Anti-idiotype antibodies (anti-IDs) are ADAs that specifically bind to the antigen-binding site, within the Fv region (also known as the idiotype) of an antibody-drug. The current generation of approved antibody drugs is humanized or fully-human, in which the idiotype is the only “foreign” sequence. Hence, anti-IDs are usually the most common ADAs generated in response to the majority of antibody drugs.

Read more: The advent of therapeutic antibodies

 

Apart from that, anti-IDs have become important in-vitro diagnostic tools for immunogenicity and pharmacokinetic studies. For assay development, anti-IDs against a biologic drug are generated in animal models, usually mouse/rabbit mono- or poly-clonal. Depending on the binding site of the anti-ID on the Fv of the antibody drug, anti-ID antibodies can be neutralizing or non-neutralizing, and are classified into three types:

  1. Paratope-specific or Antigen-blocking anti-IDs: bind directly to the antigen-binding site of an antibody drug, directly competing with the target antigen. These are neutralizing anti-IDs and can be used to detect free/ unbound drug molecules in the serum;
  2. Non-blocking anti-IDs: the binding site does not overlap with the paratope of the antibody drug, allowing the drug to bind to the target. These are non-neutralizing and can bind to and detect the total drug in the serum, including free drug and bound/partially bound drug;
  3. Complex specific anti-IDs: will only bind to the antibody drug-target complex. These are non-neutralizing and can be used to detect the bound drug in the serum.

Types of Anti-idiotype antibodies

In-vitro assays employing anti-IDs, along with polyclonal ADAs, are used for immunogenicity studies. However, anti-IDs are more commonly used for pharmacokinetic (PK) studies.  Since PK studies look into drug metabolism, anti-IDs particularly help detect bound or unbound drugs in the serum, urine and other body fluids.

Moreover, with regard to biosimilar development, anti-IDs are an important tool for immunogenicity comparability studies. During the early phase of biosimilar development, screening and functional assays utilizing anti-IDs can help confirm the antigenic specificity of biosimilar candidates to the originator molecule or the reference product. Some of the commonly used assays to confirm the specificity of biosimilars include:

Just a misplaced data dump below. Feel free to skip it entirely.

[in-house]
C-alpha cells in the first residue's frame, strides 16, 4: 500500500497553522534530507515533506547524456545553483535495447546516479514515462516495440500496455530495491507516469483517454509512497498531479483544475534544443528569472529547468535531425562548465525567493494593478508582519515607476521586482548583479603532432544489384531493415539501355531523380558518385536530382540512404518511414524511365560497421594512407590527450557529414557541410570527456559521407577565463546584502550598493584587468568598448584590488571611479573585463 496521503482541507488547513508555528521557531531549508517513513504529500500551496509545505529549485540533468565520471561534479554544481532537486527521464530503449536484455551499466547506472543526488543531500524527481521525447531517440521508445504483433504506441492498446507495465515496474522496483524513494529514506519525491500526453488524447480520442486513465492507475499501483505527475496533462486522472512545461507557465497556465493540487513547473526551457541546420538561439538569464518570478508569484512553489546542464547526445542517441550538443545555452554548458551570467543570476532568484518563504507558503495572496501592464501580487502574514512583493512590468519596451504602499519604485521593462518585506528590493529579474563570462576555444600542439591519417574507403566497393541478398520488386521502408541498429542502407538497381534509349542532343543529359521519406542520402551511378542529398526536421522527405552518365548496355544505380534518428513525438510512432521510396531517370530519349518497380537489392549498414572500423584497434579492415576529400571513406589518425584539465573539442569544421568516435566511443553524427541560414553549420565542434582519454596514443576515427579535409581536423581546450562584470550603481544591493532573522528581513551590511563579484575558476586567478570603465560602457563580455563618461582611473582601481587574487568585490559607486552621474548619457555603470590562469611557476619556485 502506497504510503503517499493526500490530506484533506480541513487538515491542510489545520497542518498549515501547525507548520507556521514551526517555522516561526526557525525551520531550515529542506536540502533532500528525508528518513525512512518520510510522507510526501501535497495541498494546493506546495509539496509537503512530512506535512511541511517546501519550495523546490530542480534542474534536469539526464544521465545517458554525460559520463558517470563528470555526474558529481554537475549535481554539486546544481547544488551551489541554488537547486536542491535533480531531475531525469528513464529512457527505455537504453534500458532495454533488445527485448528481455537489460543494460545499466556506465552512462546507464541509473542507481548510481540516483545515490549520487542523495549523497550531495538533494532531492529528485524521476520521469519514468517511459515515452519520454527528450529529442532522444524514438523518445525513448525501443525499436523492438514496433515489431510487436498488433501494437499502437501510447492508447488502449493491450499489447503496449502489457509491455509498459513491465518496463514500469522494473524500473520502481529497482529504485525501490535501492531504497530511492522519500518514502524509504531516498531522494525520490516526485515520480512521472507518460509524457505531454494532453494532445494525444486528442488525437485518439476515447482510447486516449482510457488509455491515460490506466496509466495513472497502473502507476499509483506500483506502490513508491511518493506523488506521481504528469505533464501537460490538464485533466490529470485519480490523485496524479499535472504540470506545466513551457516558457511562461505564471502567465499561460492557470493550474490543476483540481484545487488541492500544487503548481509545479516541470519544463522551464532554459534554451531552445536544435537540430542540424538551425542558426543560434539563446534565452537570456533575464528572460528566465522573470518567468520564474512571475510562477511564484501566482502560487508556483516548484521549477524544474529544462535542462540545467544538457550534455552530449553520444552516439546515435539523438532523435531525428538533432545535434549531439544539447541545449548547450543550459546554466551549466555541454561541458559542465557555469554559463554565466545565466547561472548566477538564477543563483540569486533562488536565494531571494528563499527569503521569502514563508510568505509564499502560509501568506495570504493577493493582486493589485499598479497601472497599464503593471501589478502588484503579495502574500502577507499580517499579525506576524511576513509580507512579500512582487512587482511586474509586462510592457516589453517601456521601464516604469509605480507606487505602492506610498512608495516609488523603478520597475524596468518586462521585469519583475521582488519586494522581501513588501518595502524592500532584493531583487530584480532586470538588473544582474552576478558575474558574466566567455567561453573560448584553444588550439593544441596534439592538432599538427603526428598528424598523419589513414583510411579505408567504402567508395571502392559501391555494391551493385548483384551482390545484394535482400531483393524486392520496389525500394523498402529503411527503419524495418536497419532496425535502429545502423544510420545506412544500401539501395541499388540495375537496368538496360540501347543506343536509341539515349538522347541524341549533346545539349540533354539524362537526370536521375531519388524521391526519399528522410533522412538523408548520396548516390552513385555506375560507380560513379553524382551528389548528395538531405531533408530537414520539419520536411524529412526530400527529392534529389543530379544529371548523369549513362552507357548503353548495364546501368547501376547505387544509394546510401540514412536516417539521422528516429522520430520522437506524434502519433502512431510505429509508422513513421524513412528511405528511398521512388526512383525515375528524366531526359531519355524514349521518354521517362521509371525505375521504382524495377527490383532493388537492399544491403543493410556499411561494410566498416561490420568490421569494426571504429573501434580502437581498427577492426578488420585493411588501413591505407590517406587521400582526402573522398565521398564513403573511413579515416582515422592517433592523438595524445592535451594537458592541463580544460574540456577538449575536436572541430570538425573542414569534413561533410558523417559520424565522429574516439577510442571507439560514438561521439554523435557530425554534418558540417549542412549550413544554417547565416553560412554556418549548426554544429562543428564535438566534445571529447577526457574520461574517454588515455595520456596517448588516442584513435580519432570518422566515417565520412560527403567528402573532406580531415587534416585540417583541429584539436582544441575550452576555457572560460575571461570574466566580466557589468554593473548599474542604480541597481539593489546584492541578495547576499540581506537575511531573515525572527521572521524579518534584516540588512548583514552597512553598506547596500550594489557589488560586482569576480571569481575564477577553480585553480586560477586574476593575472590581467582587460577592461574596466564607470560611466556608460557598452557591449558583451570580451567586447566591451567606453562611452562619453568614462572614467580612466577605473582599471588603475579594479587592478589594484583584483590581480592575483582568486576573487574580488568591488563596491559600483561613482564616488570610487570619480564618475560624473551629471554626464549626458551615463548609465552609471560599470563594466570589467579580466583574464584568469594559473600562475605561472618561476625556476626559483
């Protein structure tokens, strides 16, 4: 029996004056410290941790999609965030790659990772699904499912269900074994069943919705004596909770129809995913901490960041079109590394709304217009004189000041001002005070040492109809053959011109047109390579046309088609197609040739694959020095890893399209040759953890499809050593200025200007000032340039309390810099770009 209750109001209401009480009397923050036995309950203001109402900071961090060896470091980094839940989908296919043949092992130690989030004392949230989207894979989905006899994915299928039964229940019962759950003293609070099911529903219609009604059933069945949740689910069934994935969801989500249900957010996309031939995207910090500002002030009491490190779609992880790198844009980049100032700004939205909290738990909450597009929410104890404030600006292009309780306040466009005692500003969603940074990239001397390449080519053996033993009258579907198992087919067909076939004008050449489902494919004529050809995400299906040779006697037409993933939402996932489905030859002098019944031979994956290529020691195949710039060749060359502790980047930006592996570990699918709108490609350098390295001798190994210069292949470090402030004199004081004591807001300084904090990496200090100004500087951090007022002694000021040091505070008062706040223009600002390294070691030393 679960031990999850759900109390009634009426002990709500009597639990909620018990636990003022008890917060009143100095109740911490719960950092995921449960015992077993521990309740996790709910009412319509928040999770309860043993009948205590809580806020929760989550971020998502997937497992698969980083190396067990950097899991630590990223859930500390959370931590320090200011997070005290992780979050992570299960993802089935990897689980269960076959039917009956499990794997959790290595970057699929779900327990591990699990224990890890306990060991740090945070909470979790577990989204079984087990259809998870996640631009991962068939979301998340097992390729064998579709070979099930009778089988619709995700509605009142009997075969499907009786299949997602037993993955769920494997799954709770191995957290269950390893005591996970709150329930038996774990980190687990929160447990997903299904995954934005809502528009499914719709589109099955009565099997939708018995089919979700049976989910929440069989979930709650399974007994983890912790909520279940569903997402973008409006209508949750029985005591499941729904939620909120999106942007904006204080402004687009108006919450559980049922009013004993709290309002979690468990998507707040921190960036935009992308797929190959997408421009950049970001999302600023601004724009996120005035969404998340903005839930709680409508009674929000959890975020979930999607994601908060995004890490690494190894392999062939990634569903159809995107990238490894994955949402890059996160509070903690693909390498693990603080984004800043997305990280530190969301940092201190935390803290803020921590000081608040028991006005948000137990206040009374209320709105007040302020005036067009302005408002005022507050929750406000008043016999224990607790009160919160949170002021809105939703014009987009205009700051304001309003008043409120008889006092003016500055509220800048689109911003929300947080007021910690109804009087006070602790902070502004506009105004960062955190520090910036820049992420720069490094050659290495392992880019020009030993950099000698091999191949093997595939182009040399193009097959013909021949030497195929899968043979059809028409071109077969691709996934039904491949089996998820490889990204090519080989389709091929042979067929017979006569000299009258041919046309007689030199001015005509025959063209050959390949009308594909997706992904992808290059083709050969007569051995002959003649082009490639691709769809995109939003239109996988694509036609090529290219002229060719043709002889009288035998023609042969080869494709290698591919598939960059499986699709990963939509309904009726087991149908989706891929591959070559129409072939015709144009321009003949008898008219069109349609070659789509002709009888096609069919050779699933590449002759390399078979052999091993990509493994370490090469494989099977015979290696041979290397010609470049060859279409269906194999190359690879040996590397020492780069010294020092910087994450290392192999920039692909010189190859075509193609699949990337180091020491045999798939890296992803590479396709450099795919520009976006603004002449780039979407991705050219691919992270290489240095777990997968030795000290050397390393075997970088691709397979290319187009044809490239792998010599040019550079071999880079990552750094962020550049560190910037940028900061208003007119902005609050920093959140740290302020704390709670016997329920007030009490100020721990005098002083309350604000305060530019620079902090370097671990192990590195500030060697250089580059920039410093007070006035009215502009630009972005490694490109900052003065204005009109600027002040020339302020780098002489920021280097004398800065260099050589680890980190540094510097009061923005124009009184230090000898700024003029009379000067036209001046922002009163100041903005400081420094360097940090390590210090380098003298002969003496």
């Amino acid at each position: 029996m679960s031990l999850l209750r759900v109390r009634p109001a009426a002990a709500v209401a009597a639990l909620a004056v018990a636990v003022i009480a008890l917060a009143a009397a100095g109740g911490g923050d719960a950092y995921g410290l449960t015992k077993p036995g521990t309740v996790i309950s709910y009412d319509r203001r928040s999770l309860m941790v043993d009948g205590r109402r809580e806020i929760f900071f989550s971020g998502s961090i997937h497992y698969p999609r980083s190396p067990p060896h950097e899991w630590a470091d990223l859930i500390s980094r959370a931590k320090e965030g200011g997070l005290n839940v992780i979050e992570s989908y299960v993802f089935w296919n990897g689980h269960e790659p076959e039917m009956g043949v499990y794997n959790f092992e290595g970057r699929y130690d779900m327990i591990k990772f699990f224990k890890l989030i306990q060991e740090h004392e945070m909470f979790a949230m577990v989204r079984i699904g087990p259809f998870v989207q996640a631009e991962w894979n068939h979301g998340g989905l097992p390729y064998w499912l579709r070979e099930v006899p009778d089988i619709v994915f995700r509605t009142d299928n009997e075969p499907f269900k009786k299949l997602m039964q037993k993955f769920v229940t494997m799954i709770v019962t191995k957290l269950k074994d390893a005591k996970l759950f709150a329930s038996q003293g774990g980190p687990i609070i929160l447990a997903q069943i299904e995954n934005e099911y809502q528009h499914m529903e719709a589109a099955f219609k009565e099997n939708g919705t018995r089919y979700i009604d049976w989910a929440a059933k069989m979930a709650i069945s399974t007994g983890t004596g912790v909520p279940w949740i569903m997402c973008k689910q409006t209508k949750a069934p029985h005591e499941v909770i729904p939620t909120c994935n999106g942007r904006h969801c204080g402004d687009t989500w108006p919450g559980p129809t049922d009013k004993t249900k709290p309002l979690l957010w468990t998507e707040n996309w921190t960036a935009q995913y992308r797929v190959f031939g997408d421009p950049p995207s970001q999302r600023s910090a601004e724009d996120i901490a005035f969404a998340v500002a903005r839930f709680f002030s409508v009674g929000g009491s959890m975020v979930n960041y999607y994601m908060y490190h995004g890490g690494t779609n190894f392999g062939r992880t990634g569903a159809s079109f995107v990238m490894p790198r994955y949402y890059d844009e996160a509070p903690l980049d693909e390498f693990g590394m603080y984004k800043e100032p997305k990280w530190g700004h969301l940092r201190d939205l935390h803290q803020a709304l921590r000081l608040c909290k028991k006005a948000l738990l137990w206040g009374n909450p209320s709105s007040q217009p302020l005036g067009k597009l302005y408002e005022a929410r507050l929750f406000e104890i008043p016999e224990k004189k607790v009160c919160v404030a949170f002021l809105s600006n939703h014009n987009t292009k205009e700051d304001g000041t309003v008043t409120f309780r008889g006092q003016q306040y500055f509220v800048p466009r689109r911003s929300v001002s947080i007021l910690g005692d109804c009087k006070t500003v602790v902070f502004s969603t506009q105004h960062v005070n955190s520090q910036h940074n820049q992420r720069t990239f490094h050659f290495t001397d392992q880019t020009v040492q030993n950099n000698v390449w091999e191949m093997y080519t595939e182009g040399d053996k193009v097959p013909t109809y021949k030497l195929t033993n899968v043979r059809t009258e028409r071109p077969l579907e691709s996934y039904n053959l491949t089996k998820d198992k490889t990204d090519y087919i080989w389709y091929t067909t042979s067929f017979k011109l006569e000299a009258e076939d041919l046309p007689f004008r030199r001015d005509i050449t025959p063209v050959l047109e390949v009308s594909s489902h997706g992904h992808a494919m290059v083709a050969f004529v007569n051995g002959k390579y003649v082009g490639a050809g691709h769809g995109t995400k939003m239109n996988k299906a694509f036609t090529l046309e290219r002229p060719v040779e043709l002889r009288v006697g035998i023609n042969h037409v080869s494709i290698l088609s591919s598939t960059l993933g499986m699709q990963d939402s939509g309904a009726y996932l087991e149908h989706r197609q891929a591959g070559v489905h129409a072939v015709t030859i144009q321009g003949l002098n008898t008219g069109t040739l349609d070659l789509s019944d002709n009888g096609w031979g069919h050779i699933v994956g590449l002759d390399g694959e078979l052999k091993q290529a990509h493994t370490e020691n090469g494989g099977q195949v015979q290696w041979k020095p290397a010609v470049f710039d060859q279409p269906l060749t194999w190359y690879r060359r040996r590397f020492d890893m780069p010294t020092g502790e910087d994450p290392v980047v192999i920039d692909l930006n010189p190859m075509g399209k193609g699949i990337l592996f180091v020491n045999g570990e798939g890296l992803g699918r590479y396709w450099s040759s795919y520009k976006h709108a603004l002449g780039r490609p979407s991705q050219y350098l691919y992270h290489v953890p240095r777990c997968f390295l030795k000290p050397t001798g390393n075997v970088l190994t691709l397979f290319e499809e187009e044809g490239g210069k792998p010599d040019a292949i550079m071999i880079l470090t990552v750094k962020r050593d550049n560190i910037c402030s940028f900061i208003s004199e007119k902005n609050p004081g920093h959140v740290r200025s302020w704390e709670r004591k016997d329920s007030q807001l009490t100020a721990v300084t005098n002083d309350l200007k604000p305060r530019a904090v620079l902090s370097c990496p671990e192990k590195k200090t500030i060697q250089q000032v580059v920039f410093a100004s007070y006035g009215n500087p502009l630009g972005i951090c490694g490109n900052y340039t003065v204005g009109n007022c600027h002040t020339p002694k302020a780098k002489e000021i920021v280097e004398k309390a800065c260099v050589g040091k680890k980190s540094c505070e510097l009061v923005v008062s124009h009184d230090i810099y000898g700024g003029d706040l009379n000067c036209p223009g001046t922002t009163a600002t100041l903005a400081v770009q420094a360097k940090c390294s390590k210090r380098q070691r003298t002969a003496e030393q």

• Bridging assays – An anti-ID is used to capture and detect the biosimilar;
  • Flow cytometry – A drug-target specific anti-ID is used to detect the biosimilar bound to its ligand on the cell;
  • Binding inhibition – A neutralizing or blocking anti-ID is used to confirm if the biosimilar binds to the target ligand on the cell;
  • Direct ELISA testing – An anti-ID can be used to screen biosimilar candidates as it will not bind to mAbs inappropriate to the CDR sequence.

 

In addition, comparative clinical trials are conducted to evaluate the immunogenicity of biosimilars and the reference product. These trials must be conducted in the most sensitive patient population and use of same clinical protocols (for example, routes of administration, treatment schedules, sampling procedures, sampling time points including baseline/pre-treatment sample and storage conditions) and antibody assays for the generation of valid comparative data. The amount of immunogenicity data required is dependent on experience gained with the reference product and/or the product class. Such evidence-based data help clinicians/physicians dismiss concerns about switching their patients to biosimilars or among multiple biosimilars.

 

Evidentic aliquots for ADA assay development

Evidentic offers analytical quantities of commercially approved biologics and therapeutic antibodies (chimeric, humanized and fully human mAbs) that can be used as calibrators, positive, negative or quality controls for developing and manufacturing in-vitro diagnostic assays.

Evidentic aliquots are ideal for the development of anti-idiotype antibodies, anti-drug antibody (ADA) detection assays and other in vitro diagnostic assays utilizing anti-human conjugated secondary antibodies.

 

References:

Wadhwa M, Knezevic I, Kang HN, Thorpe R. Immunogenicity assessment of biotherapeutic products: An overview of assays and their utility. Biologicals. 2015;43(5):298-306. doi:10.1016/j.biologicals.2015.06.004

Großerichter-Wagener C, Kos D, van Leeuwen A, et al. Biased anti-idiotype response in rabbits leads to high-affinity monoclonal antibodies to biologics. MAbs. 2020;12(1):1814661. doi:10.1080/19420862.2020.1814661

Harth S, Frisch C. Recombinant Anti-idiotypic Antibodies in Ligand Binding Assays for Antibody Drug Development. Methods Mol Biol. 2021;2261:291-306. doi:10.1007/978-1-0716-1186-9_18

Schreitmüller T, Barton B, Zharkov A, Bakalos G. Comparative immunogenicity assessment of biosimilars. Future Oncol. 2019;15(3):319-329. doi:10.2217/fon-2018-0553

Publishing Date:
Thursday, 16 September, 2021